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Border Gateway Protocol (BGP) How to reach MIT from Berkeley? Every AS keeps a list of (Destination, Path) pairs & policies. Policy: avoid AT&T. Verizon AT&T Sprint Berkeley (MIT, Verizon---MIT) (MIT, AT&T---MIT) (MIT, Sprint---Verizon---MIT) (MIT, Berkeley---AT&T---MIT)(MIT, Berkeley---Sprint---Verizon---MIT)

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Border Gateway Protocol (BGP) In BGP, each AS Announces itself to other ASes and which ASes it can reach Obtains ASes reachability info from neighboring Ases Propagate reachability info to all routers internal to the AS Determine “good” routes to ASes based on reachability info and AS policy

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BGP: potential oscillation Example BGP policy to reach D: 1.Prefer 2-hop path to 1-hop 2.Avoid 3-hop paths Oscillation: Every node will alternate between choosing an 1- hop path and 2-hop path

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Some questions Q1: Why not 3-level, or N-level, routing? Q2: How can a source ensure that its packets follow the inter-domain path it wants? Q3: In BGP, can one prevent a domain from lying and funneling all traffic through itself in order eavesdrop?

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Lecture outline Inter-domain routing BGP Intra-domain routing Shortest path algortihms Coding FEC, network coding

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Shortest-path algorithm Dijkstra Bellman-Ford

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Dijkstra Each step, add one node with shortest distance.

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Pseudo code function Dijkstra(Graph, source): for each vertex v in Graph: // Initializations dist[v] := infinity ; // Unknown distance function from source to v previous[v] := undefined ; // Previous node in optimal path end for // from source dist[source] := 0 ; // Distance from source to source Q := the set of all nodes in Graph ; // All nodes in the graph are unoptimized while Q is not empty: // The main loop u := vertex in Q with smallest distance in dist[] ; // Source node in first case remove u from Q ; for each neighbor v of u: // where v has not yet been removed from Q alt := dist[u] + dist_between(u, v) ; if alt < dist[v]: // Relax (u,v,a) dist[v] := alt ; previous[v] := u ; end if end for end while return dist; endfunction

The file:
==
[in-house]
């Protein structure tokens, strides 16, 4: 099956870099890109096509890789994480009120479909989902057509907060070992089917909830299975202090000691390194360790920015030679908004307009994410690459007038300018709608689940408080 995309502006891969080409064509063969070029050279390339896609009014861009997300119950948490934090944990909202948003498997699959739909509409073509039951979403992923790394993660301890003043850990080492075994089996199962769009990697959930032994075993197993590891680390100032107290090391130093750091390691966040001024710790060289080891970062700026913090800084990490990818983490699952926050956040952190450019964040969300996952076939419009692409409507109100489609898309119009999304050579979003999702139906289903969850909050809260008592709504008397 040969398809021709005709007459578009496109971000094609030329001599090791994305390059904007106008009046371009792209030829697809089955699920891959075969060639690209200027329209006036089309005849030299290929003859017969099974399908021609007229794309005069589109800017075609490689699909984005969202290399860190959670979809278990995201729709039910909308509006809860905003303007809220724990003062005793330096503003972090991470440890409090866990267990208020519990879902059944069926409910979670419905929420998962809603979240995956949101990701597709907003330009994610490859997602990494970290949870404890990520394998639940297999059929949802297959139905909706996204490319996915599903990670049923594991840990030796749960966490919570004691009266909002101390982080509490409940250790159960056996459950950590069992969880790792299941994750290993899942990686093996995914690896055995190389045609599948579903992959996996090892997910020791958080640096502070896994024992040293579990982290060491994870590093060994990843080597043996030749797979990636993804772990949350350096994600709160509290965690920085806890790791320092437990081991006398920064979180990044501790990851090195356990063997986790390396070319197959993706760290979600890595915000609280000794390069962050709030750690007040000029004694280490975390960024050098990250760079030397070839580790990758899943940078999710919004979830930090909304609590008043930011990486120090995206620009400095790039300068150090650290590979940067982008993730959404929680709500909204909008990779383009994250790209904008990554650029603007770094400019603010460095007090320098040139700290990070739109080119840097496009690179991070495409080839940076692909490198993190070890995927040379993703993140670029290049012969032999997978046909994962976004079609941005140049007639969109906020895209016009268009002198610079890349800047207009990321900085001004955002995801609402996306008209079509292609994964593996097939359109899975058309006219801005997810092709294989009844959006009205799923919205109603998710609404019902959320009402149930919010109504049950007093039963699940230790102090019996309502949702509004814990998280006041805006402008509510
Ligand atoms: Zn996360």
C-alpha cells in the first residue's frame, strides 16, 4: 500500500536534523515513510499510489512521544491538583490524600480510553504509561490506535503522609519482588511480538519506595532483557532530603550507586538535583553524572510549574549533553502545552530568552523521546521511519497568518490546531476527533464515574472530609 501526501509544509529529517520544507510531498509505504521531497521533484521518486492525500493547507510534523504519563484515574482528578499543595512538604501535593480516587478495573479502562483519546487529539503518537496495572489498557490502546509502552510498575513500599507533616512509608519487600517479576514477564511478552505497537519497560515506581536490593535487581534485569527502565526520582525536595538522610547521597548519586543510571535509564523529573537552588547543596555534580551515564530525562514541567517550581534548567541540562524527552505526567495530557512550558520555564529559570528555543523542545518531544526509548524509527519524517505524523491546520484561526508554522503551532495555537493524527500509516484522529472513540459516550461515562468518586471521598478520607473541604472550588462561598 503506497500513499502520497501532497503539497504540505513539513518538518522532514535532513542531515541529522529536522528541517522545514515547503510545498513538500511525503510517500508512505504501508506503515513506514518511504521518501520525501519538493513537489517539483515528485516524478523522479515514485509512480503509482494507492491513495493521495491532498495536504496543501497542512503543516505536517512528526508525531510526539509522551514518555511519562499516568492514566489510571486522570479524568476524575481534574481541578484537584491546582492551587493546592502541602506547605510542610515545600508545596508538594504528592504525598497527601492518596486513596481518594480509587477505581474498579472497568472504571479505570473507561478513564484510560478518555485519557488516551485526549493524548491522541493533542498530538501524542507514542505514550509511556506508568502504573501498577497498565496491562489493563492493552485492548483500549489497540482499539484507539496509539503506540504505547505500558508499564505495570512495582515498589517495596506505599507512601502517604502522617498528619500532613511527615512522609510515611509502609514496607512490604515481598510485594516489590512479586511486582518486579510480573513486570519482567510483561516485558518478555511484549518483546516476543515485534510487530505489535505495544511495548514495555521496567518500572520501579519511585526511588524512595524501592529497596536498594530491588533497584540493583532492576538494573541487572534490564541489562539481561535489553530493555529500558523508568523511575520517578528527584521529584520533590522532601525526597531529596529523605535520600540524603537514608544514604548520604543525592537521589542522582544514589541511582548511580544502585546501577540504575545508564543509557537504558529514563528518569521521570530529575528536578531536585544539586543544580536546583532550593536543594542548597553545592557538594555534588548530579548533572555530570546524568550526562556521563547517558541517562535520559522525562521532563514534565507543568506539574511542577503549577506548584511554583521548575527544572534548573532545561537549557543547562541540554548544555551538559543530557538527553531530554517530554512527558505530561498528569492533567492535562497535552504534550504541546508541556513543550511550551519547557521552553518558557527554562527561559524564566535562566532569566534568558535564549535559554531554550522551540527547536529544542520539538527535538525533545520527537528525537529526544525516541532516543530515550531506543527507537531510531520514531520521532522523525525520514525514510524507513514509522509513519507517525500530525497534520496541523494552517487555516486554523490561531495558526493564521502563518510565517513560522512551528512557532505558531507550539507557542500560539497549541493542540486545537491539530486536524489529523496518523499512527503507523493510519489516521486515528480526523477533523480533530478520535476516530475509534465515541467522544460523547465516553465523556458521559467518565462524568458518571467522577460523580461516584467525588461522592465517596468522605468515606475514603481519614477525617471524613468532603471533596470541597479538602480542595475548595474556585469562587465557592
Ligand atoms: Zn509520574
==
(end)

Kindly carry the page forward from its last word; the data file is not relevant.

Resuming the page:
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Bellman-Ford Consider how to reach D Each iteration, tell neighbor updated distance. Pick the best neighbor. (dist, next_hop) @ each node ABCEF iteration (2,D)(4,D)(inf,--) (5,C)(5,E)(3,C)(2,D)(inf,--) (4,E) (3,C)(2,D)(6,B) (4,E) (3,C)(2,D)(5,B)

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Pseudo code procedure BellmanFord(list vertices, list edges, vertex source) // Step 1: initialize graph for each vertex v in vertices if v is source then dist[v] := 0 else dist[v] := infinity previous[v] := null // Step 2: relax edges repeatedly for i from 1 to size(vertices)-1: // # iterations is upper bounded for each edge (u, v) with weight w in edges // for each pair of neighbors if dist[u] + w < dist[v] dist[v] := dist[u] + w previous[v] := u

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Compare Dijsktra & BF Message exchange Dijkstra: every node sends only its incident link costs to all other nodes. This requires O(|V| |E|) messages. BF: every node sends only to its neighbors least-cost estimates from itself to all other nodes Speed of convergence Disjstra: above implementation takes O(|V| 2 ); can be reduced using heap BF: can converge slowly and have routing loops during transient; count-to-infinity problem (can be solved using poisoned reverse) No clear winner Both are used on Internet RIP: distance-vector protocol OSPF: link-state protocol (meant to be successor to RIP)

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Count-to-infinity problem Example Link between B & C fails A and B will not realize it, a routing route is created and their cost estimate to C keeps going up A solution: poisoned reverse: instead of telling B its true cost (2) to reach C, A tells B that its cost to reach A is infinity because A uses B to reach C.